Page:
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Rosetta Stone: Why the British Museum Distrusts Hawass

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On Zahi Hawass’ “Wanted” List: “Bust of Prince Ankhhaf,” Egyptian, Old Kingdom, 2520-2494 B.C., Boston Museum of Fine Arts
In his revealing Al Jazeera television interview, posted today on ArtsJournal‘s home page, Zahi Hawass, secretary general of the Egyptian Supreme Council of Antiquities, unintentionally demonstrated why the British Museum; Louvre; Pelizaeus Museum, Hildesheim; Egyptian Museum, Berlin; and Boston Museum of Fine Arts may be justifiably wary about his request that they send their signature ancient artifacts to Egypt for a temporary vacation in their native land.
At one point in the conversation with journalist Riz Khan, Hawass stated:
I want them [the ancient artifacts] to come for a visit for three months, for the opening of the great museum in the shadow of the Pyramid.
But later in the interview, he sounded less the kind host than the potential captor. He forcefully declared:
The Rosetta Stone [the “loan” he desires from the British Museum] is in England. We own that stone. The motherland should own this.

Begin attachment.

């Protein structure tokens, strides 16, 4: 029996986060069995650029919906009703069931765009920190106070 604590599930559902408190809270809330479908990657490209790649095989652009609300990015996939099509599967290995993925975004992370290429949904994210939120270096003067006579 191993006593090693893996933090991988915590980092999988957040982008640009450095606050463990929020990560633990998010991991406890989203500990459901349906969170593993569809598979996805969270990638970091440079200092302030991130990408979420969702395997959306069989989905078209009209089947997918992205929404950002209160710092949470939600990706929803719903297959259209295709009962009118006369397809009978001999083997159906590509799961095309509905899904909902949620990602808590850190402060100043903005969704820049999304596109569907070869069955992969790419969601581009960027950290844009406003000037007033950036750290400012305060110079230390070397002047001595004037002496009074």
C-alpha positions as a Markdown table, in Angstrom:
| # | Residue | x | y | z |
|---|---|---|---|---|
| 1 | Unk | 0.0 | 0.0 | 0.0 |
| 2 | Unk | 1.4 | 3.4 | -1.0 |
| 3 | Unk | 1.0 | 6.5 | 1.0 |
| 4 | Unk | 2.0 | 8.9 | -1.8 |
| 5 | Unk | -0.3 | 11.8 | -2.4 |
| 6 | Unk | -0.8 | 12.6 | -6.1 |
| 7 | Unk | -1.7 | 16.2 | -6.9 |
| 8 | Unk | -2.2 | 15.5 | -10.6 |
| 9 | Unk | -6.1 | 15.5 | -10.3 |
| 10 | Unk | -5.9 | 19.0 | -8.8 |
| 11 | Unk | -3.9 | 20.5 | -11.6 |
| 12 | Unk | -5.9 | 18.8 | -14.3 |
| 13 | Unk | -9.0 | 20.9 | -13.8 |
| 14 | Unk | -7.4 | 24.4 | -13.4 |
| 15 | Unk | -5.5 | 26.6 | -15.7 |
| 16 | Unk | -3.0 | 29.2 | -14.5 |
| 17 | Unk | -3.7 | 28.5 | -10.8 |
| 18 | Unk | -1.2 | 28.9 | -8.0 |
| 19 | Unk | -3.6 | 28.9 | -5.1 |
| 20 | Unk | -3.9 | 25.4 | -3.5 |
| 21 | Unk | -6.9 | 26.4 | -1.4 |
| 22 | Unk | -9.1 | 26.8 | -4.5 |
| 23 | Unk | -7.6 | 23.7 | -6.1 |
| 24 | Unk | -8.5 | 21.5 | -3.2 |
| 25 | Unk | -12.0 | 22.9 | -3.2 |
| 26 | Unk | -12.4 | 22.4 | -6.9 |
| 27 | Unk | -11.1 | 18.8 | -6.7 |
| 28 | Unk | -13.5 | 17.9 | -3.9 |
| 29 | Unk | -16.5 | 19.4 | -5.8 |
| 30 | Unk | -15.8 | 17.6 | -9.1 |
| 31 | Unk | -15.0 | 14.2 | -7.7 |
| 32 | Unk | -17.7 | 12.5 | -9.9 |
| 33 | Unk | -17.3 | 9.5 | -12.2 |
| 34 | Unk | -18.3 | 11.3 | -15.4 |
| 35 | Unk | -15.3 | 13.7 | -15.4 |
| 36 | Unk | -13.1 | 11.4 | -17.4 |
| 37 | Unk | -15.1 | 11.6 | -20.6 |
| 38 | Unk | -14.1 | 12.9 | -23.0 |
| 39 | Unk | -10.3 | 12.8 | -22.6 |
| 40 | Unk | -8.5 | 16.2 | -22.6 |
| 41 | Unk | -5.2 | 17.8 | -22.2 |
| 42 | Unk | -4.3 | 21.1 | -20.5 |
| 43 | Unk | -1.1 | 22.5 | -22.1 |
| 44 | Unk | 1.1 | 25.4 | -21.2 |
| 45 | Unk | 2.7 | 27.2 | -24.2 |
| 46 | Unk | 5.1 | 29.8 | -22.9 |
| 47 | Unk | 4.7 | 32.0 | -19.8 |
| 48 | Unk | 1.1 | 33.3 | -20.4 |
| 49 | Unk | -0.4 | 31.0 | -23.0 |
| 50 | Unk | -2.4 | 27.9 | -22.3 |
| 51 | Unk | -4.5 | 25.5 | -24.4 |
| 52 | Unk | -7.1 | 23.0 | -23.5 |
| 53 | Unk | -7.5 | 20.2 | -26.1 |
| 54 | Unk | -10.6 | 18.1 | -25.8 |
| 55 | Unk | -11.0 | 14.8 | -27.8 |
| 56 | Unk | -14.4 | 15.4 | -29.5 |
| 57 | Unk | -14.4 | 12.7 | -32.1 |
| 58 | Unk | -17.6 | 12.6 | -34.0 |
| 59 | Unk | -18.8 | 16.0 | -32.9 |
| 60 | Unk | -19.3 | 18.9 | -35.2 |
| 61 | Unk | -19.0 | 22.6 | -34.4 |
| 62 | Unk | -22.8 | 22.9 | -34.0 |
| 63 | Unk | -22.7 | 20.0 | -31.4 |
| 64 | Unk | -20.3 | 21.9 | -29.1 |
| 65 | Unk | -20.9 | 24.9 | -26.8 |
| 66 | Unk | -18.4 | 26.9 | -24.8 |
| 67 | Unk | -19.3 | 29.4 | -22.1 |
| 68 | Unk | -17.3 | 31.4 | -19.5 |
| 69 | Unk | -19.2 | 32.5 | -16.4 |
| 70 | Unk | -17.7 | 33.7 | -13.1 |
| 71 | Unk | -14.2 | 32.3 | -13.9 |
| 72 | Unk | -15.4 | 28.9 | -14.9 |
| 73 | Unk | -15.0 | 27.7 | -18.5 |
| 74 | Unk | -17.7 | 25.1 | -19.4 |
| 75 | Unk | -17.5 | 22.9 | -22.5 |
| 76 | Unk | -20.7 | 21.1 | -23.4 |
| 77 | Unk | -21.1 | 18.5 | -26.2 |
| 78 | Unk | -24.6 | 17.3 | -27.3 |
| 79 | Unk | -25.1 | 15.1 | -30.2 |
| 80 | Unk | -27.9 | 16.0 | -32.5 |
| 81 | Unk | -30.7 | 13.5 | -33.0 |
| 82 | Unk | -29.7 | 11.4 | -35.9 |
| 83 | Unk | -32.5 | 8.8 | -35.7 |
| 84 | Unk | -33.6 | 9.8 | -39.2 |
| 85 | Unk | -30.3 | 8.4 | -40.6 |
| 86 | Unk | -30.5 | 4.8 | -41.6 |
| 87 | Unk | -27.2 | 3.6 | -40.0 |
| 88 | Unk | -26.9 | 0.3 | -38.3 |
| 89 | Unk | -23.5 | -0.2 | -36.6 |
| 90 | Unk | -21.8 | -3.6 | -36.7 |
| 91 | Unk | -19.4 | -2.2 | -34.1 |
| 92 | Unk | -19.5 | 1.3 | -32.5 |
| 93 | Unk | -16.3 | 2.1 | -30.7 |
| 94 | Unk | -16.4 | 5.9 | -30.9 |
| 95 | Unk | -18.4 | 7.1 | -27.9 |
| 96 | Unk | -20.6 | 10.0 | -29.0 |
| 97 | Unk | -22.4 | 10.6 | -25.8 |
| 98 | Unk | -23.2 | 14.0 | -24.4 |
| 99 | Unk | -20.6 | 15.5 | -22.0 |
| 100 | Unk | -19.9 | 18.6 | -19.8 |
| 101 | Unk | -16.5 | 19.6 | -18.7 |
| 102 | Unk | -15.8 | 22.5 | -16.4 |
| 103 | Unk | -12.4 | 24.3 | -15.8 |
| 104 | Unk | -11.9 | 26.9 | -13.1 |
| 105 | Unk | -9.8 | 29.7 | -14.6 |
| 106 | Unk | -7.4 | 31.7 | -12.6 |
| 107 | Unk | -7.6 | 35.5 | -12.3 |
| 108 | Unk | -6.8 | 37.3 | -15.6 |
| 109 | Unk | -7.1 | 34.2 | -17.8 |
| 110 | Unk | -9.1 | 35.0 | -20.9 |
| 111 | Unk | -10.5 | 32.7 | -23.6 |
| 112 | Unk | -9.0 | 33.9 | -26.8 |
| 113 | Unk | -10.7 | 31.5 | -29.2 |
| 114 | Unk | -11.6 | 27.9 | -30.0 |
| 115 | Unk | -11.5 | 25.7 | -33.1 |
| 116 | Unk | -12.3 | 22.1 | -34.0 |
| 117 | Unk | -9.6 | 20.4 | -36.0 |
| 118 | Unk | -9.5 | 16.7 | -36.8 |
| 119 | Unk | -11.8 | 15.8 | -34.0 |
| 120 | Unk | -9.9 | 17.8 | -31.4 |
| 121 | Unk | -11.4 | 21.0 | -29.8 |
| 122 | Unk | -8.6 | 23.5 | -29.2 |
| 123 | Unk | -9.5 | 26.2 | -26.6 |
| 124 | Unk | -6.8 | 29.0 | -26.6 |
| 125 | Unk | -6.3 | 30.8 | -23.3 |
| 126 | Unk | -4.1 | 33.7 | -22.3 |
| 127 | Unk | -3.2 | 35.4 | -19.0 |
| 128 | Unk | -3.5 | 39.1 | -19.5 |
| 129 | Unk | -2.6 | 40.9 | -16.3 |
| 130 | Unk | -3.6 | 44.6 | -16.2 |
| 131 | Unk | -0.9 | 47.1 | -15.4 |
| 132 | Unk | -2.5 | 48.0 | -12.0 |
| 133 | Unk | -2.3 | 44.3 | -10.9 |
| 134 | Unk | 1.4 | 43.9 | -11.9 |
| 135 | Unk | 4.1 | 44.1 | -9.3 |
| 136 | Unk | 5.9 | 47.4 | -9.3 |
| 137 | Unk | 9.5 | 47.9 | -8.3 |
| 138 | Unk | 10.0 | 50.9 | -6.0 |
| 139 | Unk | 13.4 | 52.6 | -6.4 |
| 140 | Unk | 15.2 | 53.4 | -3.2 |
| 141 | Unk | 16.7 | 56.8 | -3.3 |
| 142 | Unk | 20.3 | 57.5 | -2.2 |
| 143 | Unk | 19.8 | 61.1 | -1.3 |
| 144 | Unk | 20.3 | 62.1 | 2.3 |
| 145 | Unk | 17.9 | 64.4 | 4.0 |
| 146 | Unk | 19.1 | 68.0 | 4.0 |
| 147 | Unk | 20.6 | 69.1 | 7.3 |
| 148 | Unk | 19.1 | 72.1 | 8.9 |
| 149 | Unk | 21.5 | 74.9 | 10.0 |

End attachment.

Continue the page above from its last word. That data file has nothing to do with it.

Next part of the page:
Comments like that are why museums asked to lend coveted objects to repatriation-minded source countries are concerned that once in the bosom of the “motherland,” the loans may not get to use their return tickets.
During the interview, Hawass also provided one of those priceless “Did he really say that?” moments. In describing his ongoing row with the St. Louis Art Museum over its 3,200-year-old mummy mask, he confided to Khan:
I even wrote to schools of kids and told them not to go and visit that museum, because there is an artifact that belongs to a country that was stolen and should come back to Egypt.
If your powers of persuasion don’t work on the State Department (to which he also wrote), try St. Louis’ six-year-olds—schoolyard diplomacy.

an ArtsJournal blog